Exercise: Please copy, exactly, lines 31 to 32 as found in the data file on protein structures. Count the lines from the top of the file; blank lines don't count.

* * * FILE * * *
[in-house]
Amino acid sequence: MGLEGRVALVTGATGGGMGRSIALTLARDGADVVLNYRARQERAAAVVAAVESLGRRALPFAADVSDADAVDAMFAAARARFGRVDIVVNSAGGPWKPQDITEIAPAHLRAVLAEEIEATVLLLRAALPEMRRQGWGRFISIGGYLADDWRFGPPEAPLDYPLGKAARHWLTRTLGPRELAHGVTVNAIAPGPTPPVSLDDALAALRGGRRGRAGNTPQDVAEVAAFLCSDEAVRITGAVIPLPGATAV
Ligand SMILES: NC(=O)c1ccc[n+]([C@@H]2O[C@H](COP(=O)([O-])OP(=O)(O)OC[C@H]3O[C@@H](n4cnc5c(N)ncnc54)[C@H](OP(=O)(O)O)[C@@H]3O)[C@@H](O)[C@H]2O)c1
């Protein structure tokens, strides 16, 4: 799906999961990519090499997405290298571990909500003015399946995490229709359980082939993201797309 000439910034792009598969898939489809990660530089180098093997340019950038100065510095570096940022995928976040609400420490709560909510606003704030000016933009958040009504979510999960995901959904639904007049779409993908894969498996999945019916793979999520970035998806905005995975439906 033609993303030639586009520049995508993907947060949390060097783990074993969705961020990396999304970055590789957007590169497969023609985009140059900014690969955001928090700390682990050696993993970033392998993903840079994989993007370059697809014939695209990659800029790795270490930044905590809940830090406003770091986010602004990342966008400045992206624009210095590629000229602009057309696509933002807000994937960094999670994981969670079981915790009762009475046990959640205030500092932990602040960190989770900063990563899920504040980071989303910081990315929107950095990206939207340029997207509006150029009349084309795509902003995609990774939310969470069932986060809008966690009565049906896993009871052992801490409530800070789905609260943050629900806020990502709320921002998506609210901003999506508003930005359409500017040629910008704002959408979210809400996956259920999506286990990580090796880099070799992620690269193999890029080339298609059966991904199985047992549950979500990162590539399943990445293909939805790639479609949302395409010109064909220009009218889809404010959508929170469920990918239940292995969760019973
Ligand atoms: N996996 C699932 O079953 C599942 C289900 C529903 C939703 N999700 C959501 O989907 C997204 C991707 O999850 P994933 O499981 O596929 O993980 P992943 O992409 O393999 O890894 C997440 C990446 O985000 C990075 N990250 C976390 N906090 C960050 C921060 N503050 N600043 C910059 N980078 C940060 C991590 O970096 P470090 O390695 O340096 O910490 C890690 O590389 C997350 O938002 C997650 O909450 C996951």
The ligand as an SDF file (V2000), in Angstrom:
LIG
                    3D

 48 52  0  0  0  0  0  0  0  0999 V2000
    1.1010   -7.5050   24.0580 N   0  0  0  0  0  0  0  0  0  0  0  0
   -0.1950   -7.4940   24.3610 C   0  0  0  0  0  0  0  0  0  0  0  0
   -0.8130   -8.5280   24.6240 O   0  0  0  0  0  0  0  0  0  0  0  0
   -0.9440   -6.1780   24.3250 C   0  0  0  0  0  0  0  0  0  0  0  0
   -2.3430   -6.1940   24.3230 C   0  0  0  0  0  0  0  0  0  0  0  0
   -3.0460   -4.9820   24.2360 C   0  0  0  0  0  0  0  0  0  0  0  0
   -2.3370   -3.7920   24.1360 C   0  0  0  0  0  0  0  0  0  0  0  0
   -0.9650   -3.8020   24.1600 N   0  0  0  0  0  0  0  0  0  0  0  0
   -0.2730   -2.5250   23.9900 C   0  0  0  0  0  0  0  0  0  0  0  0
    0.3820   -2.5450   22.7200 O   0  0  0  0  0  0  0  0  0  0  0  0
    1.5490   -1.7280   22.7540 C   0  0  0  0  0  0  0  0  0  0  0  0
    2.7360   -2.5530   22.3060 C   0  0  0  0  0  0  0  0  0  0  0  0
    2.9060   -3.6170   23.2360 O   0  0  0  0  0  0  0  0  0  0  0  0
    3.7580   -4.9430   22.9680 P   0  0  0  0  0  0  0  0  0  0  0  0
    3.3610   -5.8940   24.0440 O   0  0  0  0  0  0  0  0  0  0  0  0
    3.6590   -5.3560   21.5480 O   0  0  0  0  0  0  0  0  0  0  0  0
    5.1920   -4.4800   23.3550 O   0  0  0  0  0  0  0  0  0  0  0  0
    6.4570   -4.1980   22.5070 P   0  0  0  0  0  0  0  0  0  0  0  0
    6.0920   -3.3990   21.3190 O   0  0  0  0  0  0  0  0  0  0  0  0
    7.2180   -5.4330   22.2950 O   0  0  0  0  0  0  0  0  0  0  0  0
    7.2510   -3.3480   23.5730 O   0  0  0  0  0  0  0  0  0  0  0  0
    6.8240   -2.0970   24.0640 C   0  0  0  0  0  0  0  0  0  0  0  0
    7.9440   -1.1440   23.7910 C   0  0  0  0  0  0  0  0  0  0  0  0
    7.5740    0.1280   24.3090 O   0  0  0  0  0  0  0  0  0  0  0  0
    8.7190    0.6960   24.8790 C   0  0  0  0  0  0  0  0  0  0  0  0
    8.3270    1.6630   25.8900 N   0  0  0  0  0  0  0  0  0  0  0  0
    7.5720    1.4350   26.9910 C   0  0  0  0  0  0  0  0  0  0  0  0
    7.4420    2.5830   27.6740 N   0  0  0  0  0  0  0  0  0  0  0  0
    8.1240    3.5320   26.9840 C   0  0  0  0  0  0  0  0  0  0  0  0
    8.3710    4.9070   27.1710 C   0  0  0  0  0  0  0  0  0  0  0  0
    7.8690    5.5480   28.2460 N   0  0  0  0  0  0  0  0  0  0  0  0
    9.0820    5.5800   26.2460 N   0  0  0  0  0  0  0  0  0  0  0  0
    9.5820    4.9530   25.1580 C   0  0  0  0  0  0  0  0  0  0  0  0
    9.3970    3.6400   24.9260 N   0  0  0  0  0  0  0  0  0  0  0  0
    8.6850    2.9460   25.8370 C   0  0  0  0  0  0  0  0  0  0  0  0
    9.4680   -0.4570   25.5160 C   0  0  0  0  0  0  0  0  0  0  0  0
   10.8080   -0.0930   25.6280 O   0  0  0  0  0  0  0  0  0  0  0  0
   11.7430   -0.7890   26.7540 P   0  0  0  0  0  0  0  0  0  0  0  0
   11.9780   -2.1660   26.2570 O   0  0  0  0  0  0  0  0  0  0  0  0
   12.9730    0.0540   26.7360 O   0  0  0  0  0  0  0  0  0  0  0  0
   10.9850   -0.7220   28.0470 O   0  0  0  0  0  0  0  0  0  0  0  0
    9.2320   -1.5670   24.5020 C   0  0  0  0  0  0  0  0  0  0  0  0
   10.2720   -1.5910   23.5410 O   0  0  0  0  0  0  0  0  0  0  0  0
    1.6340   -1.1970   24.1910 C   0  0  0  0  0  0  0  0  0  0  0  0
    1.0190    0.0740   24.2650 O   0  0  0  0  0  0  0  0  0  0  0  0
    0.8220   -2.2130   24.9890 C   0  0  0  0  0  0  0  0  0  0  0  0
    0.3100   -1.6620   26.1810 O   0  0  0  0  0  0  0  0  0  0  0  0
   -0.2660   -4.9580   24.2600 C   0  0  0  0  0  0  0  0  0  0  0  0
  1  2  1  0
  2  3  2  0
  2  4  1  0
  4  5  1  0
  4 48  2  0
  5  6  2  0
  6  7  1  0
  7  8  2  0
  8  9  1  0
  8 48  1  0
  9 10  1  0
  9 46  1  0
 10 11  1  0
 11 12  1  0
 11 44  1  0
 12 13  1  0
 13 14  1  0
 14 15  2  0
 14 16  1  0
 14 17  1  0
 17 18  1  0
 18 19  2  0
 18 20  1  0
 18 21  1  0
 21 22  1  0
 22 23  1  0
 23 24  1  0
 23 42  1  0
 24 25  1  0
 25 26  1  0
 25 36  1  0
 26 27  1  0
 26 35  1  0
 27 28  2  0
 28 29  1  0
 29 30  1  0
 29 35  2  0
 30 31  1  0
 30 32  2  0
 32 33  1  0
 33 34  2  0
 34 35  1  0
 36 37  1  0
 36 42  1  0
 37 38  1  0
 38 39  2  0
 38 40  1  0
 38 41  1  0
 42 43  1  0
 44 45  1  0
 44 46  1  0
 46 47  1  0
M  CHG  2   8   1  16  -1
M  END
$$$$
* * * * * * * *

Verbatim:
    6.8240   -2.0970   24.0640 C   0  0  0  0  0  0  0  0  0  0  0  0
    7.9440   -1.1440   23.7910 C   0  0  0  0  0  0  0  0  0  0  0  0